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Just about every time David Gordon Green (SNOW ANGELS, PINEAPPLE EXPRESS) speaks to press, his planned remake of SUSPIRIA becomes a major point of conversation. Today is no different, but thankfully yields an interesting, in-depth chat about his interest in revisiting Argento's classic, his ideas for Goblin's score and how BLACK SWAN affected his vision.
Speaking to Complex about the film, which he hopes, but doesn't actually know if he's directing next, Green revealed his script isn't a strictly faithful adaptation, calling it "the seed that SUSPIRIA planted in my head, rather than a shot-by-shot remake. It takes that tone and goes into a new place with it. We’ve got the rights to Goblin’s original music, which is a crucial thing that I can’t imagine—any version of that movie not having that Goblin score."
On the Goblin score, he wants to take it into symphonic realms: "I want it to evolve. I want to start it at exactly that same place, and take that symphony of synthesizers and evolve it to the opera version. It’d be real evolution from a girl getting off of a plane in Germany, and the kind of simplicity there, to the complex, fascinating, atmospheric horror of the ending, the climax with a far more evolved, sophisticated version of that score. I love the idea of getting someone like John Adams to come and compose the symphony version of it for the ending, something that’s out of left field but is truly just a blossom of the seeds that Goblin planted."
Green also hopes to skew younger with his cast and characters, citing how Darren Aronofsky's BLACK SWAN prompted him to switch it up. "Well, there’s a couple of things. One, I was actually going to make SUSPIRIA with Natalie [Portman] a few years ago, but ended up pushing it to do Your Highness, and once she stepped into BLACK SWAN it definitely made me not want to do what I originally had in mind; I didn’t want to make the Natalie version anymore. So I re-envisioned it. My version of SUSPIRIA doesn’t have anything to do with ballet at all; it’s an all girls’ boarding school that doesn’t have the dance element, so there’s no real conflict there. It did inspire me to think, 'Well, I want to go younger now. I want this to be about 14, 15-year-old girls, rather than women who are Natalie’s age.' It made not want to do what BLACK SWAN kind of did with the psychology and thriller elements of older characters. If anything, I want to focus on the younger, more naïve kinds of characters—the wide-eyed, Snow White version of the movie, rather than a more sophisticated, sexual version of it."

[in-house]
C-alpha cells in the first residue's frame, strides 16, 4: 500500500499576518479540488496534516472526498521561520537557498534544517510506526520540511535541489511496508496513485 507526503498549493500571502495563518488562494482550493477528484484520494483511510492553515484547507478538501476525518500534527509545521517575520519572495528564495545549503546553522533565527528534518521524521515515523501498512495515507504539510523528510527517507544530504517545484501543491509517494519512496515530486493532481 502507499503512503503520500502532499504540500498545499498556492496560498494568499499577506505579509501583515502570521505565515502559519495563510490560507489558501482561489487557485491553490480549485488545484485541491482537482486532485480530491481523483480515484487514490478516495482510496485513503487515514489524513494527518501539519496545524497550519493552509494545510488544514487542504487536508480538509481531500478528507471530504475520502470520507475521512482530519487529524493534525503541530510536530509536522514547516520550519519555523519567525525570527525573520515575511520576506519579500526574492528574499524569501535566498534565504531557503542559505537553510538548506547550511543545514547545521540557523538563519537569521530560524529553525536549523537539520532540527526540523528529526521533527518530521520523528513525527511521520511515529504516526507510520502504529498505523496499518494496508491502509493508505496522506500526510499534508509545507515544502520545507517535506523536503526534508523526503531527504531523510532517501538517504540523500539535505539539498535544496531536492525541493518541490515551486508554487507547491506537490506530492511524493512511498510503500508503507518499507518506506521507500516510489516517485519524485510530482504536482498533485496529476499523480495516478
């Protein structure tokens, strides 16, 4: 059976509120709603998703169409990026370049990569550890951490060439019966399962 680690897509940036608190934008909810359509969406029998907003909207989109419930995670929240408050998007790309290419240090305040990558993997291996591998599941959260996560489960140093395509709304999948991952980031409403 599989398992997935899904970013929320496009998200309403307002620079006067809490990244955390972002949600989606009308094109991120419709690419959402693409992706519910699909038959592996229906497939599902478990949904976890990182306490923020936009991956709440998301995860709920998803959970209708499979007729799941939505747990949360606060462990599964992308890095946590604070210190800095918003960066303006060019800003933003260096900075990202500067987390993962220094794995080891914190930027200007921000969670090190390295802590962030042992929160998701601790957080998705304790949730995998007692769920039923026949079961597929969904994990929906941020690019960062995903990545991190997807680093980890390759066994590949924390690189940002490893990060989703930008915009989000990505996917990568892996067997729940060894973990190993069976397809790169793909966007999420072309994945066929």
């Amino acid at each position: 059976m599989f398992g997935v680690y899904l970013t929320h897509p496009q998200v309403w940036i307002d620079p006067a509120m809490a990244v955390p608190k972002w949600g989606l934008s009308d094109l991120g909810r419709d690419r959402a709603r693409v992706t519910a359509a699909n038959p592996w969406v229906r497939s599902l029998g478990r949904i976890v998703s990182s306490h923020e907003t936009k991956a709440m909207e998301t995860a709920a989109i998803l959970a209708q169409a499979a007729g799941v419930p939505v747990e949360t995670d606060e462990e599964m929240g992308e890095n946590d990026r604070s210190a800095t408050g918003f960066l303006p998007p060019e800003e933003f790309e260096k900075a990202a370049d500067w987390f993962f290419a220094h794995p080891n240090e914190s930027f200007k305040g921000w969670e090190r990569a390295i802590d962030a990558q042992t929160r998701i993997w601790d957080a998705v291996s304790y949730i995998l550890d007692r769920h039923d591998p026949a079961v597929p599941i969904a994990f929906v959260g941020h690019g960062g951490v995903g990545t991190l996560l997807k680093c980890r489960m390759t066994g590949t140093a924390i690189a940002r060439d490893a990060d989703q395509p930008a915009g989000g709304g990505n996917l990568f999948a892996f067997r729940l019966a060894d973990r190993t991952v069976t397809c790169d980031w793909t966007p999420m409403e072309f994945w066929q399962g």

The director also maintains that despite his more youthful approach, the film intends to retain the stunning display of violence in the original SUSPIRIA, saying "You don’t want to soften that. It’s a pretty hardcore movie, so you don’t want to soften it up by making the little girl version of it. I do like the idea of young, impressionable characters—not strong, confident vixens, but young, impressionable, naïve witnesses to the occult."
Green is really talented as a filmmaker both with his recent forays into out-and-out comedy and his more devastating material in SNOW ANGELS. While it's very easily argued a remake is unnecessary, as he continues to talk about it, it's clear Green's passion for the film is very real. Hopefully it materializes into something successful and scary.
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